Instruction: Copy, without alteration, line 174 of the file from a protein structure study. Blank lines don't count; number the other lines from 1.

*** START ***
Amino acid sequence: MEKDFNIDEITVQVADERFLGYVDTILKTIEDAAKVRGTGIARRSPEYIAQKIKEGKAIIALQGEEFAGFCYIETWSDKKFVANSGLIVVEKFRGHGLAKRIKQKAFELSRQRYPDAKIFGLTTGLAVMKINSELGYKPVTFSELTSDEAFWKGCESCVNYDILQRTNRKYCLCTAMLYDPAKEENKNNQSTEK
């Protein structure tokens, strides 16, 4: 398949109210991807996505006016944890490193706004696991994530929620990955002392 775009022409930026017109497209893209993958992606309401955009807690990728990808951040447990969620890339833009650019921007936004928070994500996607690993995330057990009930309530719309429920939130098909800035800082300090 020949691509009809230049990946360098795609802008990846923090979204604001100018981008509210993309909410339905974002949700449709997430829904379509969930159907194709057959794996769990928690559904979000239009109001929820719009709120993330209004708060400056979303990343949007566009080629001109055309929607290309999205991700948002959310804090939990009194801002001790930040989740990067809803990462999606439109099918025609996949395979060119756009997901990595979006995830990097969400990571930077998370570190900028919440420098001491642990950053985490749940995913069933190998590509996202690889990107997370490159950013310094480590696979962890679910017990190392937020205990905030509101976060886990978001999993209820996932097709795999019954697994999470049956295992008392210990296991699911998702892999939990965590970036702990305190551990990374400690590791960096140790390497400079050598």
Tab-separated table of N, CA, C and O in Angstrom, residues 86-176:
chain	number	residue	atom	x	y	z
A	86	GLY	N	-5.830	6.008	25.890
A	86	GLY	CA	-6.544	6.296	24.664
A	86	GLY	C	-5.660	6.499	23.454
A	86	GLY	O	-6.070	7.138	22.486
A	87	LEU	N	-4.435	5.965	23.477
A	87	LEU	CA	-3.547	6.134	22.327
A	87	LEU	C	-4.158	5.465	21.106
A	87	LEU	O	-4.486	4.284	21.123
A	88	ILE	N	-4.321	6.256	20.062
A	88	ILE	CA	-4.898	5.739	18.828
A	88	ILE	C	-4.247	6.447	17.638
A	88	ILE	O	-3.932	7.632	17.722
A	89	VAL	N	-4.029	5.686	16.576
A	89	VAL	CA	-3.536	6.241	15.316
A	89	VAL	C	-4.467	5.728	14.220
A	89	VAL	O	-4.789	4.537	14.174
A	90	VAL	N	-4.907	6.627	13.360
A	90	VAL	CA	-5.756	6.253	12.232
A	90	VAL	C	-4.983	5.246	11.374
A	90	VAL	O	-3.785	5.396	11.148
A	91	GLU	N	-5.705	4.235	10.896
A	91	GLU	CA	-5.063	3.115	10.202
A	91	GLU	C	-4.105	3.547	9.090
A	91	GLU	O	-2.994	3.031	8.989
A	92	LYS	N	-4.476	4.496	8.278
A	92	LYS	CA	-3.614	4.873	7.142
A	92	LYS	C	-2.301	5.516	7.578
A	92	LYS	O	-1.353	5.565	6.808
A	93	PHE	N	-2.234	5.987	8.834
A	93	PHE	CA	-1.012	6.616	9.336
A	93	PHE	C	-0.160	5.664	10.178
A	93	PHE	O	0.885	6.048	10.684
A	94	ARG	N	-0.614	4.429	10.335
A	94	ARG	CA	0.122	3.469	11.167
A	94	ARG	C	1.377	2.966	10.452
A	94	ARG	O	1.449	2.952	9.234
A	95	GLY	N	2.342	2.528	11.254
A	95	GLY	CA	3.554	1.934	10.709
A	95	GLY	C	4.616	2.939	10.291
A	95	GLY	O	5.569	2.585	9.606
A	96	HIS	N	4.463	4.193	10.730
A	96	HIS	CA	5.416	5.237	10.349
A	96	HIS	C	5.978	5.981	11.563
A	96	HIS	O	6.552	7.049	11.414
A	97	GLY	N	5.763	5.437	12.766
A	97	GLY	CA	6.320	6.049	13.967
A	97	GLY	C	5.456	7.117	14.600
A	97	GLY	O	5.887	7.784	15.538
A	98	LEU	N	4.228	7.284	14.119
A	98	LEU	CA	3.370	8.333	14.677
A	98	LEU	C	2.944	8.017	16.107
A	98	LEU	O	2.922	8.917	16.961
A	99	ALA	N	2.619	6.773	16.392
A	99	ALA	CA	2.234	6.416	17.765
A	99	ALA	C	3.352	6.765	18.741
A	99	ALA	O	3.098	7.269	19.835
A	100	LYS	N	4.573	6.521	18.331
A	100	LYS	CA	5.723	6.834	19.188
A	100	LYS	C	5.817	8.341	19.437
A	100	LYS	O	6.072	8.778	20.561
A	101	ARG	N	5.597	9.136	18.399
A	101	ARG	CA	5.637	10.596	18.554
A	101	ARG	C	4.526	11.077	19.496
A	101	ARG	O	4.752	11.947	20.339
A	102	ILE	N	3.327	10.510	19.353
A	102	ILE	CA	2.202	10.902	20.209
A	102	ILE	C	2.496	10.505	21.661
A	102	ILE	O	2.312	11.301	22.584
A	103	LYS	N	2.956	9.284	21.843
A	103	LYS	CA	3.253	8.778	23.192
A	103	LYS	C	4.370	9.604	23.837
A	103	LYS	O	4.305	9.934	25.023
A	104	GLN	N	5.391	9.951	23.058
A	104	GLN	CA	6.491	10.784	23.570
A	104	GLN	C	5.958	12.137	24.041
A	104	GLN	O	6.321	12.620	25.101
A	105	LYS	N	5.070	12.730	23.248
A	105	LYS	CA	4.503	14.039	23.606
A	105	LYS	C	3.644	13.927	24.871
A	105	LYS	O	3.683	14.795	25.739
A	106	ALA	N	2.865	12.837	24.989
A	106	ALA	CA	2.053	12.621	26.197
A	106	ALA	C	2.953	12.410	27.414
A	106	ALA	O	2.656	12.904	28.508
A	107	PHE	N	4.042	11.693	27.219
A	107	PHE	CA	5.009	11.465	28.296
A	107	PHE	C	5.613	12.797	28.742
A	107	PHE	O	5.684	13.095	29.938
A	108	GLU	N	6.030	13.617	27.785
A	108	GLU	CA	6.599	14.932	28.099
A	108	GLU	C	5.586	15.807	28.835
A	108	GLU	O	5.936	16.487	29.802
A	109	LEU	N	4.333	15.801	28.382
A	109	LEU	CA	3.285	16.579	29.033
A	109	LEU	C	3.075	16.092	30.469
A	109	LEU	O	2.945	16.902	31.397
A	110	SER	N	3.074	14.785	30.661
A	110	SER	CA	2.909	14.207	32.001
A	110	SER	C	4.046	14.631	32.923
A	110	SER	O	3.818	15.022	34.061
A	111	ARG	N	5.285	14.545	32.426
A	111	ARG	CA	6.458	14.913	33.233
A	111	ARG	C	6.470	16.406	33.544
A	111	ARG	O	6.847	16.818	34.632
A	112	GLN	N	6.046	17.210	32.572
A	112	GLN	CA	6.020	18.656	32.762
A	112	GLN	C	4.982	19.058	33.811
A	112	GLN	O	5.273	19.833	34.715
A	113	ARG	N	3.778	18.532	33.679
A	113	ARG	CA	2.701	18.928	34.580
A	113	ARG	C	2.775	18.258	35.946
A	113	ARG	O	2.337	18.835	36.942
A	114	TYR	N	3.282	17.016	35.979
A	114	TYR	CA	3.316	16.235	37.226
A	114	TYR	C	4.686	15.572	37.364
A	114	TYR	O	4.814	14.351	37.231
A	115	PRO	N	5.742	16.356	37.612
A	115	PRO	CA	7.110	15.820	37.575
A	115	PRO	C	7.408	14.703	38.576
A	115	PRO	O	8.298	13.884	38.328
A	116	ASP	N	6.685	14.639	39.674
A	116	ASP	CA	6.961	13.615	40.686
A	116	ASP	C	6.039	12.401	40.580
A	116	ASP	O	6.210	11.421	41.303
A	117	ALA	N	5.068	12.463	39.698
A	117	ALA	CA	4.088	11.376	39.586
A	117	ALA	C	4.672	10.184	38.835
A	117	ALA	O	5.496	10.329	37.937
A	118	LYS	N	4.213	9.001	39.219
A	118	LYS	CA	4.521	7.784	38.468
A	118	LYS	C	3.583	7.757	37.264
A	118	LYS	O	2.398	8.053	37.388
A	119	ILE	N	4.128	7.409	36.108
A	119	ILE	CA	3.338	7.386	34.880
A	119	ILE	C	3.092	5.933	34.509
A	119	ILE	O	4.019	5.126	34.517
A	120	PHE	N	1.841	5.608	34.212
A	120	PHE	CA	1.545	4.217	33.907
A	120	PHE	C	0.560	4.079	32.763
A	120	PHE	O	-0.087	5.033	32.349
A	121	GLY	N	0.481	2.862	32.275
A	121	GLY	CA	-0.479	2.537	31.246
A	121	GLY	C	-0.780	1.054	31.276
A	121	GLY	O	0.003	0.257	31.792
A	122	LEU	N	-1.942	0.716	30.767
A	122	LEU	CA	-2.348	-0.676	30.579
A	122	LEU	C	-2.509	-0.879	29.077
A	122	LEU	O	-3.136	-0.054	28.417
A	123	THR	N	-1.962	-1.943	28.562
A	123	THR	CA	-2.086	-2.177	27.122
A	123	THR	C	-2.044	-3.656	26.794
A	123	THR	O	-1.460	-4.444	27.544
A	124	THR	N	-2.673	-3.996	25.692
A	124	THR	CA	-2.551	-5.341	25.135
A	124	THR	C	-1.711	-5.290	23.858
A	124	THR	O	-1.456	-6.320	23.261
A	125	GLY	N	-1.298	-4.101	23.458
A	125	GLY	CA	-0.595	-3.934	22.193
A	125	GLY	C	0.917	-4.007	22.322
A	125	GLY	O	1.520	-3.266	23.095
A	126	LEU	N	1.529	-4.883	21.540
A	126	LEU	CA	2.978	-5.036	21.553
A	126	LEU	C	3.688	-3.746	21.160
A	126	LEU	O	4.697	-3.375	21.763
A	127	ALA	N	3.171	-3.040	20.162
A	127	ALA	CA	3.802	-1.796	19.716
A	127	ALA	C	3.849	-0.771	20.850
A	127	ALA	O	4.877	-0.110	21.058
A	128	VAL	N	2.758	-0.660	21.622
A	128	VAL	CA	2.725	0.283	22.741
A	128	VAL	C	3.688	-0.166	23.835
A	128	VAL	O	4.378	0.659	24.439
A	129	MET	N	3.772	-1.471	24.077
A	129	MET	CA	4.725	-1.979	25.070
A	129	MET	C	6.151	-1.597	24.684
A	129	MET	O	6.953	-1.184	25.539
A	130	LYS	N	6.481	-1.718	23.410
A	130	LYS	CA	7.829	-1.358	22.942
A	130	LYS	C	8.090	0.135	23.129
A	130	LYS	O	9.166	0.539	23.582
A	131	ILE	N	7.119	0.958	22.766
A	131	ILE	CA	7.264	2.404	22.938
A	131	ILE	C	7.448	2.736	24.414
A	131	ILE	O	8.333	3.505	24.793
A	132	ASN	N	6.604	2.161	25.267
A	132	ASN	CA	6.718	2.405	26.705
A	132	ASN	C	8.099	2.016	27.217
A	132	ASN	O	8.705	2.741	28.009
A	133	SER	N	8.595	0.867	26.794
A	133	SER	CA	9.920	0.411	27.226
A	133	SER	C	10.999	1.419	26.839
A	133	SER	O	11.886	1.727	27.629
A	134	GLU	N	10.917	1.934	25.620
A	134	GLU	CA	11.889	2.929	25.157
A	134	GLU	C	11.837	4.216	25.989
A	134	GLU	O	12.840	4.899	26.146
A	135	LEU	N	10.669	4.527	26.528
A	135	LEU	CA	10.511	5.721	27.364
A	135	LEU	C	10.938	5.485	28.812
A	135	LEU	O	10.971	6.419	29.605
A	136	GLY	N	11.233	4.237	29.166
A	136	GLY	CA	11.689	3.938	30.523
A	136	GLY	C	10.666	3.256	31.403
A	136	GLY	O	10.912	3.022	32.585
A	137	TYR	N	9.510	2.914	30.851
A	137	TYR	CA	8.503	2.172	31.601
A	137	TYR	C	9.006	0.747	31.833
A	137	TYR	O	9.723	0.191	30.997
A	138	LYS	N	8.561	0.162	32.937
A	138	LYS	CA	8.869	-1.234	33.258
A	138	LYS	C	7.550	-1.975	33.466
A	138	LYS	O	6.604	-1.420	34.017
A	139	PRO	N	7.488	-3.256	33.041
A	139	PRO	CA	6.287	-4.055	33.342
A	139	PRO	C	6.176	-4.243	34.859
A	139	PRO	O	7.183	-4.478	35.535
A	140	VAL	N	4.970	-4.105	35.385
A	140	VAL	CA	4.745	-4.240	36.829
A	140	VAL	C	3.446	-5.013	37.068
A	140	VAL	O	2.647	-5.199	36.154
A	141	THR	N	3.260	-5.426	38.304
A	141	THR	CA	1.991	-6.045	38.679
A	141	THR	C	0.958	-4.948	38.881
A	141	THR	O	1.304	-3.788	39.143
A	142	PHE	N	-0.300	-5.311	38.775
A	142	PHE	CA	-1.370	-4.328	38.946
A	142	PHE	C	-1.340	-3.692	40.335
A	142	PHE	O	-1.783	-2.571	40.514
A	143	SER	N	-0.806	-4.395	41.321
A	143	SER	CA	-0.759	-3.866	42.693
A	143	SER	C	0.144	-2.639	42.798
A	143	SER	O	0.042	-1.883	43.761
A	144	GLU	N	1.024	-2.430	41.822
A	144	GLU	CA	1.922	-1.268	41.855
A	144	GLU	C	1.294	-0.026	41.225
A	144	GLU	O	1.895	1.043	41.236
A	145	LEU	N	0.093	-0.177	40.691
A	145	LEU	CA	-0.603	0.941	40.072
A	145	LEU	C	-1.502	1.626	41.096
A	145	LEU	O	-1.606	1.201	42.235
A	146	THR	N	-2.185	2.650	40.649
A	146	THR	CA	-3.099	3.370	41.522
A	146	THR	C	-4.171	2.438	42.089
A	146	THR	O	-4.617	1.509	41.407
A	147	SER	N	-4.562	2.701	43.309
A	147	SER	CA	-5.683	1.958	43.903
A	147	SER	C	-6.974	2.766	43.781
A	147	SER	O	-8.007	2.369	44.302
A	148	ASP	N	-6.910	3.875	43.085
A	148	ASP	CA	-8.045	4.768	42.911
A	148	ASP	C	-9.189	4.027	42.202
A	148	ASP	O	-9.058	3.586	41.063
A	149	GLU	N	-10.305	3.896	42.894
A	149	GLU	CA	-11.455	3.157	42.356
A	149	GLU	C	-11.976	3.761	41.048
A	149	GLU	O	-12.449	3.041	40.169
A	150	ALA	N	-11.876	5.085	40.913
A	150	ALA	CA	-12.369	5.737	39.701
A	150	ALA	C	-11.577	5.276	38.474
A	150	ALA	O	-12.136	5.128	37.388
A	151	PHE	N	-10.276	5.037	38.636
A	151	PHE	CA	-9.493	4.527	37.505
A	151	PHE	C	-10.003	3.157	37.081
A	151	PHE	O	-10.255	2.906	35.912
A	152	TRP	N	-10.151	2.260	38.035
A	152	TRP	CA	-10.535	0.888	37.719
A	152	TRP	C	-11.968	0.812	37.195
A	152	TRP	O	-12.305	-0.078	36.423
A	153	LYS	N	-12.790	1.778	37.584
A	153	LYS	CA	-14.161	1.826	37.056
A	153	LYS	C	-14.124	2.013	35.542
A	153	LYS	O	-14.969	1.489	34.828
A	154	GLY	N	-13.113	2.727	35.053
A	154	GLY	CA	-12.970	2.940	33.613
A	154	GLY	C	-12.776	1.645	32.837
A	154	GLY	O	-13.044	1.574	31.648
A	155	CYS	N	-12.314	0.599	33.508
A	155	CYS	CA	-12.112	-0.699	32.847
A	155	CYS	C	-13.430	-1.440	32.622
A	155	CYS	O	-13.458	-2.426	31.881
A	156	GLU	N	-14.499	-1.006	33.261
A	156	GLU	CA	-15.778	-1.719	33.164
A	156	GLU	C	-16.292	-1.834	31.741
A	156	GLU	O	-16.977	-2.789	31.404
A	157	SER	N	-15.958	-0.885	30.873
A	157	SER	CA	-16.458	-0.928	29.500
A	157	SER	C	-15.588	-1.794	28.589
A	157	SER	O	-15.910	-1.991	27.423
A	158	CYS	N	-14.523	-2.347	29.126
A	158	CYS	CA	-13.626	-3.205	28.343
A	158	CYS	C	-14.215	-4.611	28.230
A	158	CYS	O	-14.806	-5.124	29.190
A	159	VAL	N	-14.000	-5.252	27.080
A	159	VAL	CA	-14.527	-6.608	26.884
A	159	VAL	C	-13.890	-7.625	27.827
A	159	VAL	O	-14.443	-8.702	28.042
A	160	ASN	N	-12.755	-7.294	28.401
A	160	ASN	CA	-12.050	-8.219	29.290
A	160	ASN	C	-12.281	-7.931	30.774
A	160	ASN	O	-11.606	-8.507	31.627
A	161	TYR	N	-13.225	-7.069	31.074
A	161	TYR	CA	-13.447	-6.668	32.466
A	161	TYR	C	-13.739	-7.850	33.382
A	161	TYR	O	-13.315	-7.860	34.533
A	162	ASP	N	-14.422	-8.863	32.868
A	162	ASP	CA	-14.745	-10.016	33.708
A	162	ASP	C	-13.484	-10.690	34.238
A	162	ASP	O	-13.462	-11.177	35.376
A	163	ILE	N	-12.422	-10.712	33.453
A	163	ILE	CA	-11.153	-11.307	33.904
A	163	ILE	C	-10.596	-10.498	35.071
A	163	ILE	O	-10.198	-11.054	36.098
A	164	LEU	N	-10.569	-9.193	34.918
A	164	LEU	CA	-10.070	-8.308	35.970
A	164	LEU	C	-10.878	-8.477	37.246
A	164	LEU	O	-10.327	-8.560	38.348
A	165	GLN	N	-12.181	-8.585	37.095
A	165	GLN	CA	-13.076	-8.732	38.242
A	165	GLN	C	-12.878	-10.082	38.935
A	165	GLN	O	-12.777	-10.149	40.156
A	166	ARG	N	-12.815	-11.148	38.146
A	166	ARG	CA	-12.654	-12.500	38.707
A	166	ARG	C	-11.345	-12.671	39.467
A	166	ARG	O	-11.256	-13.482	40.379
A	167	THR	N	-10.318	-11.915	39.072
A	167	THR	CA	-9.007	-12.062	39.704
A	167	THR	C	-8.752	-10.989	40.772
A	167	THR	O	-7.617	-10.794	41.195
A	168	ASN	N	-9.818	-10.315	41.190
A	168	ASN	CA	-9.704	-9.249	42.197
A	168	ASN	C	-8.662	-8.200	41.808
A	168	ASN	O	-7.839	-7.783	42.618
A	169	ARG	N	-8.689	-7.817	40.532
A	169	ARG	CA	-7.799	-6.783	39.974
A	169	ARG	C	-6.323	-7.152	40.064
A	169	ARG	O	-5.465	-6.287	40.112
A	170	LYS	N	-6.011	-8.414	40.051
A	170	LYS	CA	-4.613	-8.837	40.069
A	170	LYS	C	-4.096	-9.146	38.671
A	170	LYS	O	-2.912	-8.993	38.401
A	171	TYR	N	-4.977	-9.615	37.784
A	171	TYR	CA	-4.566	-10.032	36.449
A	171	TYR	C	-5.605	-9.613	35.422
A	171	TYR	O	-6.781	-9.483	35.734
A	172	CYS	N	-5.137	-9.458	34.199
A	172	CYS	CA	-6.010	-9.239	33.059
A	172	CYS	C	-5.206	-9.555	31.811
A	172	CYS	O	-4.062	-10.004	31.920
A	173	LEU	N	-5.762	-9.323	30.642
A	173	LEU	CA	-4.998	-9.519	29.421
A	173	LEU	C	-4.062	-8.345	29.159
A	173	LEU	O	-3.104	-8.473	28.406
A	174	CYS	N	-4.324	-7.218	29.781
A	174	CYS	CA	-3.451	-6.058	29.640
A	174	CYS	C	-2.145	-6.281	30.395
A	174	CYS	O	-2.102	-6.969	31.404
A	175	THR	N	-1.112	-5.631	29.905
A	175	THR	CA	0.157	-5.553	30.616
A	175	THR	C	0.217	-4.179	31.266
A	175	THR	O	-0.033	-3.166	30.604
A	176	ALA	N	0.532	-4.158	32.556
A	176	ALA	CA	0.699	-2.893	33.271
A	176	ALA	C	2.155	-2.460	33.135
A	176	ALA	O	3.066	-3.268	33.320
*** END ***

A	128	VAL	CA	2.725	0.283	22.741